In Vir­ginia

Im­mi­grants re­act to court’s rul­ing on DACA.

Richmond Times-Dispatch - - FRONT PAGE - BY SAB­RINA MORENO Rich­mond Times-Dis­patch smoreno@times­dis­ (804) 649-6103 Staff writer An­drew Cain con­trib­uted to this re­port.

In 2012, Yanet Li­monA­mado took in a sharp breath that hasn’t quite been re­leased.

With DACA, she wouldn’t be de­ported — yet.

Spurred by what then-Pres­i­dent Barack Obama called a fail­ure by Congress to pass the “DREAM Act,” which would es­tab­lish a path­way to ci­ti­zen­ship for un­doc­u­mented im­mi­grants brought to the U.S. as chil­dren, came the De­ferred Ac­tion for Child­hood Ar­rivals.

The pro­gram, which would de­fer de­por­ta­tion and of­fer work per­mits to some un­doc­u­mented chil­dren, was a tem­po­rary life­line — a BandAid for a bro­ken im­mi­gra­tion sys­tem.

The prob­lem then and now for Li­mon-Amado, a grad­u­ate of Vir­ginia Com­mon­wealth Univer­sity, re­mains: Re­cip­i­ents are in per­pet­ual limbo.

She lived her life in two-year in­cre­ments — await­ing government re­newals of her sta­tus — un­til the ad­min­is­tra­tion of Pres­i­dent Don­ald Trump in 2017 moved to re­scind the pro­gram.

On Thurs­day morn­ing, the U.S. Supreme Court blocked that ac­tion, in what was cast by some as a vic­tory for Li­mon-Amado, one of nearly 800,000 DACA re­cip­i­ents.

The 24-year-old said she felt a brief sense of re­lief Thurs­day as she poured over her work, cham­pi­oning rights for Vir­ginia’s farm and poul­try work­ers. She wouldn’t fear go­ing to sleep know­ing the morn­ing could re­sult in be­ing stripped from the home she’s known for 15 years.

But af­ter the cel­e­bra­tion, the un­cer­tainty re­mains for the hun­dreds of thou­sands of doc­tors, lawyers, nurses and stu­dents — that have found refuge in the pro­gram. At the time of ap­pli­ca­tion, can­di­dates for the pro­gram had to be at least 15, but un­der 31 years old, in school and with­out felonies or mis­de­meanors.

They await Trump’s re­ac­tion to the court rul­ing, and the pos­si­bil­ity of ad­min­is­tra­tive ac­tion that could cur­tail DACA one last time be­fore the Novem­ber elec­tion. Nearly 3 in 4 Amer­i­cans sup­port grant­ing le­gal sta­tus to im­mi­grants brought to the U.S. as kids, ac­cord­ing to the non­par­ti­san Pew Re­search Cen­ter.

Chad Wolf, the act­ing di­rec­tor of the Depart­ment of Home­land Se­cu­rity, which over­sees im­mi­gra­tion agencies such as ICE, didn’t hint at the pos­si­bil­ity of fu­ture pro­gram re­moval at­tempts in a state­ment de­nounc­ing the rul­ing, call­ing DACA a pro­gram that was “im­ple­mented il­le­gally” and the court’s de­ci­sion one that “usurps the clear au­thor­ity of the Ex­ec­u­tive Branch to end un­law­ful pro­grams.”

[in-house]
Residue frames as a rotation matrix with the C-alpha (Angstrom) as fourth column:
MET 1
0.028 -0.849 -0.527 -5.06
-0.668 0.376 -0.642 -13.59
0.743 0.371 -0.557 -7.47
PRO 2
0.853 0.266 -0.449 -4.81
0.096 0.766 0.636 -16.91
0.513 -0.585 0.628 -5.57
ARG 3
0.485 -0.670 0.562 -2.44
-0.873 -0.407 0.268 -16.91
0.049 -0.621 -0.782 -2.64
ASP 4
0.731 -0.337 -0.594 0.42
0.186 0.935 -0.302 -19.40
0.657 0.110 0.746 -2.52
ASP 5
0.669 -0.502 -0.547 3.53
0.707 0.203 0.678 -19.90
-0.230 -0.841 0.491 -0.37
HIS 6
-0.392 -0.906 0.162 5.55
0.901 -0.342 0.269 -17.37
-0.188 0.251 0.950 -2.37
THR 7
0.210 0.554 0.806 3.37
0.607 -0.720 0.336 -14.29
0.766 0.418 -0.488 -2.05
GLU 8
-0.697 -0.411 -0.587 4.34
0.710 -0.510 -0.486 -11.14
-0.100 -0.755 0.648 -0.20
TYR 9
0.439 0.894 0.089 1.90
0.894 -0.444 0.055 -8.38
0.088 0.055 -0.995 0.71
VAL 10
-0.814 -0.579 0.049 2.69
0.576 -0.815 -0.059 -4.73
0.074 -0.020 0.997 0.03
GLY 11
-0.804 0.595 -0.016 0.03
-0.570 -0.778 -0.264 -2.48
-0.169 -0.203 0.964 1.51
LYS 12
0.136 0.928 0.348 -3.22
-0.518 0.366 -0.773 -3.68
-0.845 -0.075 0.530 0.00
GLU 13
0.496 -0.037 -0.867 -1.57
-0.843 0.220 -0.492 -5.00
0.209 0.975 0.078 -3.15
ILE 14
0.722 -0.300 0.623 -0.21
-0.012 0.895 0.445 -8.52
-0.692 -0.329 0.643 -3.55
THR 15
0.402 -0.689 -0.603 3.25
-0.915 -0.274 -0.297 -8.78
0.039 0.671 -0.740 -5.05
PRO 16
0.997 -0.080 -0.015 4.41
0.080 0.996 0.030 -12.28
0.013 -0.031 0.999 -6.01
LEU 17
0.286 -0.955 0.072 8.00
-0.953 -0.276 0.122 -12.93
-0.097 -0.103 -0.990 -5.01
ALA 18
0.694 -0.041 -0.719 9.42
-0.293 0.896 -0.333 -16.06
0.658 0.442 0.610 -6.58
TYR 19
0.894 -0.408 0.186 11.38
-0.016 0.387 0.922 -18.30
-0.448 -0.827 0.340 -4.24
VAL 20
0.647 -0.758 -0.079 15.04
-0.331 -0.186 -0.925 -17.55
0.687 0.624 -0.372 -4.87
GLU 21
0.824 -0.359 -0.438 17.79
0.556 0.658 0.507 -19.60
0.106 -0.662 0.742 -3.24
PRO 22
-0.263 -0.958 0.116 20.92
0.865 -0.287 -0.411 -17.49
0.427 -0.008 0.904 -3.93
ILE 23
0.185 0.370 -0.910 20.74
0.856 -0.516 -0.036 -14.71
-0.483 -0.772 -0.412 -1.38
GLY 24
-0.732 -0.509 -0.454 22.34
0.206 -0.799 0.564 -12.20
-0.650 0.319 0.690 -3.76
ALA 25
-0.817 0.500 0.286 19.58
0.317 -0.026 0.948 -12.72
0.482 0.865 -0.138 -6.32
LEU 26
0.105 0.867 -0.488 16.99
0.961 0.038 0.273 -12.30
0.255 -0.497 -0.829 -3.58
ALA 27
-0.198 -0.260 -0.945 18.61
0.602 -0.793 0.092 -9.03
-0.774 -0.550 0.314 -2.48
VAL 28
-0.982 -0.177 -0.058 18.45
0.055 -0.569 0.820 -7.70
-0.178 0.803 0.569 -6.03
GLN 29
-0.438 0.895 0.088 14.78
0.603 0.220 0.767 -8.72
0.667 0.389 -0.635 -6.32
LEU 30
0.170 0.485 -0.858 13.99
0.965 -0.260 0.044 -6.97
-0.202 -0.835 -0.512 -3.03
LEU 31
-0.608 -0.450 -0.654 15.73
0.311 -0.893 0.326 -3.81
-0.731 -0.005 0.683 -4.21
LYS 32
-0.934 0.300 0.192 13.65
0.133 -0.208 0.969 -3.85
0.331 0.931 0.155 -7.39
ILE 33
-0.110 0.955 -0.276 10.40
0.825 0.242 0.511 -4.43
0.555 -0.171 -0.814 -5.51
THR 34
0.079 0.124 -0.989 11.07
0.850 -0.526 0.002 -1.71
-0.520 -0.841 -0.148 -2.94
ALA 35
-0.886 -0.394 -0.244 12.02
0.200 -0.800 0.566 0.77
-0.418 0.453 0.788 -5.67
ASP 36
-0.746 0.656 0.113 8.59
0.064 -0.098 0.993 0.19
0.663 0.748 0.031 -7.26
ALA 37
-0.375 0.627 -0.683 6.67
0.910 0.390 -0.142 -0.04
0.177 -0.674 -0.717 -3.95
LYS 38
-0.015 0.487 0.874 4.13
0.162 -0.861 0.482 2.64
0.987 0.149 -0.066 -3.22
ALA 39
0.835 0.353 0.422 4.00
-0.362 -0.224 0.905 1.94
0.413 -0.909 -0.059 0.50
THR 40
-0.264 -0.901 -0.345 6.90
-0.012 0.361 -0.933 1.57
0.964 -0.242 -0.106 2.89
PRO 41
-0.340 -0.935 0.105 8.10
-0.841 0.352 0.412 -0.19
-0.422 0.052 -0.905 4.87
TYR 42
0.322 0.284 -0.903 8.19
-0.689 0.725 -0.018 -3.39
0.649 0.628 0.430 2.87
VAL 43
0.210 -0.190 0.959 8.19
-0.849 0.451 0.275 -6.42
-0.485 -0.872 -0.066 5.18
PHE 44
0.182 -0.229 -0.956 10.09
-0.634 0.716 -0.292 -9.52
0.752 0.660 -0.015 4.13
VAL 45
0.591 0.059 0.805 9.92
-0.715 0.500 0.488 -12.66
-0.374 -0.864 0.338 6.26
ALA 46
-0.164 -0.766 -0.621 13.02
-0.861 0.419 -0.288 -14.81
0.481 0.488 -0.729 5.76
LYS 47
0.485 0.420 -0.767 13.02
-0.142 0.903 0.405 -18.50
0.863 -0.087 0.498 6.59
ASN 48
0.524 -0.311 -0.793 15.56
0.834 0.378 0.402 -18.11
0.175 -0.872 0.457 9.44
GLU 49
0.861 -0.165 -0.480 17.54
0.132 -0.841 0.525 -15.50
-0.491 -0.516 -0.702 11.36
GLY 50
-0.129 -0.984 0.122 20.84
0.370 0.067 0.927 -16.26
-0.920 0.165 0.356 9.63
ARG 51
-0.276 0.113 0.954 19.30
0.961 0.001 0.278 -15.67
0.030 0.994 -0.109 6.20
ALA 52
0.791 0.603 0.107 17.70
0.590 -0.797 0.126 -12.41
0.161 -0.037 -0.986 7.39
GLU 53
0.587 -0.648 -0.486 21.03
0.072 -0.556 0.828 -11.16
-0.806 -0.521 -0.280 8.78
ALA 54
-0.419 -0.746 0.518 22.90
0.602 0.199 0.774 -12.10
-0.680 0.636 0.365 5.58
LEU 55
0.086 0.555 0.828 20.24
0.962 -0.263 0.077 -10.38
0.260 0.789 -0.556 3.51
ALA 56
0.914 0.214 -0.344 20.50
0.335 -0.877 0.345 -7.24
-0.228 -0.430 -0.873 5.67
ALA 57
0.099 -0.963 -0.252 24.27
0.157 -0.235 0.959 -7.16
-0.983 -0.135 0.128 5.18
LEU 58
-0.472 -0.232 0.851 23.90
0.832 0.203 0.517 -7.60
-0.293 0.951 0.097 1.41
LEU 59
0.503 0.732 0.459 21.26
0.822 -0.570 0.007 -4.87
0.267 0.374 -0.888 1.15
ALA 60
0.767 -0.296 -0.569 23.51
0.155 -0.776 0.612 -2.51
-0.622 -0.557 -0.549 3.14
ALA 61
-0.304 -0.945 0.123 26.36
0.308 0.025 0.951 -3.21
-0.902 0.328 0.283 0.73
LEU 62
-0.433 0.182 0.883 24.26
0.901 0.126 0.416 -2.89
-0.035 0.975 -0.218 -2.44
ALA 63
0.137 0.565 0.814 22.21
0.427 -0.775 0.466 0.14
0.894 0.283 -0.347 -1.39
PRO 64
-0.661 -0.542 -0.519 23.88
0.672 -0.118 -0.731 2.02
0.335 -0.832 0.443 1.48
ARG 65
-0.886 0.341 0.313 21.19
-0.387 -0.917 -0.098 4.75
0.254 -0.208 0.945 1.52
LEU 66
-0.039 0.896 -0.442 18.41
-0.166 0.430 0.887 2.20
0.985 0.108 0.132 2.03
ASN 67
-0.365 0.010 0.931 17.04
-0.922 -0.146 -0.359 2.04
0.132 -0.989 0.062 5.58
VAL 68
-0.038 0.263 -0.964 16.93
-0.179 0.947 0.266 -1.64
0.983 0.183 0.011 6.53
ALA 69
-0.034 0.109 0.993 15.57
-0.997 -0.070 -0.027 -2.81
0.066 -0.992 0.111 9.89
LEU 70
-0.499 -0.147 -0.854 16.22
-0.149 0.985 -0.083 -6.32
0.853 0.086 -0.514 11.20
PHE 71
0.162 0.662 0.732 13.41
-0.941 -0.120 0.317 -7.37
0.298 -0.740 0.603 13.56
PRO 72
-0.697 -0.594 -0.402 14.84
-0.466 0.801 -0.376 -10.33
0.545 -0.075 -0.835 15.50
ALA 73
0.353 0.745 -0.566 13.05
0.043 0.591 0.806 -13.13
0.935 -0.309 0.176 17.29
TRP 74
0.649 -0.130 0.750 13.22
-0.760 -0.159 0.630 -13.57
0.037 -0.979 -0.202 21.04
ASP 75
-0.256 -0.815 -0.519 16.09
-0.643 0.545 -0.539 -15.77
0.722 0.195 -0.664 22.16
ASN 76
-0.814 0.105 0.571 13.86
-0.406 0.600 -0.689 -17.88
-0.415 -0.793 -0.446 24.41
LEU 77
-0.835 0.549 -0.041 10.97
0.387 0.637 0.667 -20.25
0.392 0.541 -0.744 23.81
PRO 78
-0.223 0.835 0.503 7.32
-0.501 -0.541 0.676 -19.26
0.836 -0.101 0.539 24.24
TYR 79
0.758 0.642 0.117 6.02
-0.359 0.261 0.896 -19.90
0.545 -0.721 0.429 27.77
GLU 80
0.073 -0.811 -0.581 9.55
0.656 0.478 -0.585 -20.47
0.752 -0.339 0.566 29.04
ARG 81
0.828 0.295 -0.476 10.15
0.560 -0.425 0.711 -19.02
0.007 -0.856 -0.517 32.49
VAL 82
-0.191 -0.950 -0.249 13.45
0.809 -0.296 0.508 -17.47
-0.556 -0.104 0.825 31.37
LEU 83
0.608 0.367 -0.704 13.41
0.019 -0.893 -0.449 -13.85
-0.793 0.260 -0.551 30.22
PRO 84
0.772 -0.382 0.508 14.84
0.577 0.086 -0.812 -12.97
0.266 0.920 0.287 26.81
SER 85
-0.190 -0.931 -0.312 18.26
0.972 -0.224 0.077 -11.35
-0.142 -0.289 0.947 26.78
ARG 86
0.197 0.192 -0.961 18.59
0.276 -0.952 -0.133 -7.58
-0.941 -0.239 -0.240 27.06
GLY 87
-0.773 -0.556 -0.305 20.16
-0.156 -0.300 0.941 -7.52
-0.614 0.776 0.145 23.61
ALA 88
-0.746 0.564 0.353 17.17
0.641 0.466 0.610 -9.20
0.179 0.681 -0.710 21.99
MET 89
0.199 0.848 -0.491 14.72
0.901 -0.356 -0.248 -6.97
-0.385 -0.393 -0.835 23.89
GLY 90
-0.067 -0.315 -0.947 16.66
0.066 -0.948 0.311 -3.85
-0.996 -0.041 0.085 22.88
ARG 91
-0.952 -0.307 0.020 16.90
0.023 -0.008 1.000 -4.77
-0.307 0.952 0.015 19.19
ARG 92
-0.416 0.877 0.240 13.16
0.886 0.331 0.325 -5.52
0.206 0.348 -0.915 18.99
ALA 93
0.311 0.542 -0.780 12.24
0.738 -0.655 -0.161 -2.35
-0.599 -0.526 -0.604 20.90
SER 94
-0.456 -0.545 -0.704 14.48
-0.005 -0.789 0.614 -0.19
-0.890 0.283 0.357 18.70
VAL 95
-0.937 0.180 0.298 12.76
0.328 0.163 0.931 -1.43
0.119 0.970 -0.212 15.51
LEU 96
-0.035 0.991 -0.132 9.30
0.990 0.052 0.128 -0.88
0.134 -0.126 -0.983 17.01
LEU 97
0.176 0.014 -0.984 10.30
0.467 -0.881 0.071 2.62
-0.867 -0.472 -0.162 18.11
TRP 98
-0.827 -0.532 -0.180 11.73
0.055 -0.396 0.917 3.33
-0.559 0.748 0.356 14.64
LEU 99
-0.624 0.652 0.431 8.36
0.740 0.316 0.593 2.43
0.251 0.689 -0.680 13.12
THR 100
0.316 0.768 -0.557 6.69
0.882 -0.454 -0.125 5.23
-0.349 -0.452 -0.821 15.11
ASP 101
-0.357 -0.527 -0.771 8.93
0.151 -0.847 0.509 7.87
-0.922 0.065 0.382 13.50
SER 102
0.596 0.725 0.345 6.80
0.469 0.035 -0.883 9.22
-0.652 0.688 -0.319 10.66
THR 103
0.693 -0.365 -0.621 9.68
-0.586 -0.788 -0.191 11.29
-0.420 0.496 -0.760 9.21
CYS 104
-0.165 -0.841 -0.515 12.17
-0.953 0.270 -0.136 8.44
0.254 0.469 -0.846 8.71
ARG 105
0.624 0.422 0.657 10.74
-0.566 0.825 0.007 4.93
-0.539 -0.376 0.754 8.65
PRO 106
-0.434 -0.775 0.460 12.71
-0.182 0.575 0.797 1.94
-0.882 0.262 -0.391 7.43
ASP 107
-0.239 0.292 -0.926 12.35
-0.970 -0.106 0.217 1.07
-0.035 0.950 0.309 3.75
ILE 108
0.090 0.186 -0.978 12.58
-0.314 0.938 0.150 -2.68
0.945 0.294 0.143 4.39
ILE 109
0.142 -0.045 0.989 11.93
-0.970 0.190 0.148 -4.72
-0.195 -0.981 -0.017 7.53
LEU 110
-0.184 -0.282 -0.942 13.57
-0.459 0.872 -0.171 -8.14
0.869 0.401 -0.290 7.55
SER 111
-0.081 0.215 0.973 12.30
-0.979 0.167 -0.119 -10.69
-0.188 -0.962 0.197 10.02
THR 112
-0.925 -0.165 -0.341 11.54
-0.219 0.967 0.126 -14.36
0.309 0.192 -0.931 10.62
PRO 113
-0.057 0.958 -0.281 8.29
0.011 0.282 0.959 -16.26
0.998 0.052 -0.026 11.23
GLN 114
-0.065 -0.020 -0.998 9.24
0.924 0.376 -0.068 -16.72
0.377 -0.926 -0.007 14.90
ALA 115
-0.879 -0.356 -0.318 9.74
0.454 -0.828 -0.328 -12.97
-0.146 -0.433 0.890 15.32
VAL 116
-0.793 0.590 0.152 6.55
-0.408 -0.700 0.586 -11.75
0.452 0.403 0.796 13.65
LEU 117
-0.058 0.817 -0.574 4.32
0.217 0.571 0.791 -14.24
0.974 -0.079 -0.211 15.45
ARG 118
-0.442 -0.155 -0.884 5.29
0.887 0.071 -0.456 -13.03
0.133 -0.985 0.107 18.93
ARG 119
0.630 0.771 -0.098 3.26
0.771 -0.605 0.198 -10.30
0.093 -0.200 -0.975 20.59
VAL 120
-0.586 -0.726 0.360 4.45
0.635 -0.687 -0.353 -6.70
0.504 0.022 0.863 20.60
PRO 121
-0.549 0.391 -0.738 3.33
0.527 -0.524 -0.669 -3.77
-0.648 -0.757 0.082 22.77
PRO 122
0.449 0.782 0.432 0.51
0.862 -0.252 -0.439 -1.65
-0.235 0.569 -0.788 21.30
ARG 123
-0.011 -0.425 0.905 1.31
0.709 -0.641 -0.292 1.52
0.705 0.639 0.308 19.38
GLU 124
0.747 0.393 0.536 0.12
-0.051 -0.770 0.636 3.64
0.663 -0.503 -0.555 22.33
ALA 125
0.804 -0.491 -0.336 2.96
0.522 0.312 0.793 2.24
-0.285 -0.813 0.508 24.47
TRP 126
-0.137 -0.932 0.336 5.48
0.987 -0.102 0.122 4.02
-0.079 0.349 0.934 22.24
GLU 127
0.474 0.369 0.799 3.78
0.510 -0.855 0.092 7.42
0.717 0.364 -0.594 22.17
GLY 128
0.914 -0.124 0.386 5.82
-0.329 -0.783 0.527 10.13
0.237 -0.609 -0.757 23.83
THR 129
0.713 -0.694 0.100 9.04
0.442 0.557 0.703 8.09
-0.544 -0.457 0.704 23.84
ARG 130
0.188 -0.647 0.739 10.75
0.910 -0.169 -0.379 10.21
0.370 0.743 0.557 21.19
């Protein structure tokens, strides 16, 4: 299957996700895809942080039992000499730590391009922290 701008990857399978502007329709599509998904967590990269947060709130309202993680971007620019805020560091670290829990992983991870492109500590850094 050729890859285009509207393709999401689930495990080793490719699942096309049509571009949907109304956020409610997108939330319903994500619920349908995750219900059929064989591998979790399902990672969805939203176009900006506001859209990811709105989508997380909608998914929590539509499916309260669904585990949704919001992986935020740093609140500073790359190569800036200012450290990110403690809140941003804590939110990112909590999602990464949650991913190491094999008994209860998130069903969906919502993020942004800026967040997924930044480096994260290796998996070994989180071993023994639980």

Li­mon-Amado didn’t know her ex­is­tence would be di­vi­sive when she came to the U.S. with her mother and sis­ters from Pue­bla, Mex­ico. She was only 8 years old.

When she re­ceived the

“no tienes pa­pe­les” talk” — you don’t have pa­pers — she didn’t un­der­stand what that meant, or how be­ing un­doc­u­mented meant she may not go to col­lege or buy her par­ents the house she’s promised would ground them in the

U.S. awhile longer.

She felt Amer­i­can, she was learn­ing the lan­guage, she pledged al­le­giance to the same flag her peers did ev­ery morn­ing.

But when Li­mon-Amado spoke Span­ish at her pre­dom­i­nantly white el­e­men­tary school, lunch de­ten­tion awaited her. That still haunts her; how learn­ing English wasn’t enough and speak­ing the lan­guage that sus­tained her was rep­ri­mand­able.

She’s since worked to carve a fu­ture for other im­mi­grants as an in­tern in the Vir­ginia Gen­eral As­sem­bly and or­ga­nizer for Vir­ginia In­ter­faith Cen­ter for Pub­lic Pol­icy. She’s talked with Sen. Tim Kaine, D-Va., about im­mi­grant rights and fought for in-state tu­ition and driver’s li­censes for un­doc­u­mented peo­ple. In the 2020 Gen­eral As­sem­bly ses­sion, she won.

As of July 1, stu­dents will be el­i­gi­ble for in-state tu­ition at Vir­ginia’s pub­lic col­leges and uni­ver­si­ties “re­gard­less of their ci­ti­zen­ship or im­mi­gra­tion sta­tus,” ac­cord­ing to leg­is­la­tion Gov. Ralph Northam signed in April. The mea­sures cleared the Gen­eral As­sem­bly this year as Democrats as­sumed si­mul­ta­ne­ous con­trol of the leg­is­la­ture and the gover­nor­ship for the first time in more than 20 years.

But the fight to en­sure a path­way to ci­ti­zen­ship for DACA re­cip­i­ents rages on, and there aren’t any pro­tec­tions for her par­ents. They’re tired, she said, and con­ver­sa­tions at fam­ily din­ners have taken a grim turn.

Her fa­ther be­gan work­ing be­fore he was 13, and as an un­doc­u­mented per­son, there’s no safety net wait­ing for him in re­tire­ment. It’s an op­tion he’s not sure ex­ists for him, Li­mon-Amado added, which has forced her to await the fall­out of an­other un­cer­tainty: Will her par­ents go back home to Mex­ico?

Li­mon-Amado’s voice be­came a whis­per as she thought of this. If they leave, “we might not be able to see each other any more for years,” she said.

Vir­ginia of­fi­cials such as At­tor­ney Gen­eral Mark Her­ring and Sens. Kaine and Mark Warner, all Democrats, as well as im­mi­grant unions is­sued state­ments Thurs­day say­ing they would con­tinue fight­ing for the nearly 25,000 Vir­gini­ans with DACA sta­tus.

Sindy Be­na­vides, a Hon­duran im­mi­grant who’s CEO of the League of United Latin Amer­i­can Cit­i­zens, the old­est His­panic civil rights or­ga­ni­za­tion in the U.S., said there’s a long, wind­ing po­lit­i­cal bat­tle ahead.

Li­mon-Amado is ready for it. She has to be.


On Feb. 6, 2018, Yanet Li­mon-Amado (at lectern) was among stu­dents call­ing on the House of Del­e­gates to con­sider a bill to pro­vide in-state tu­ition to chil­dren of un­doc­u­mented im­mi­grants.

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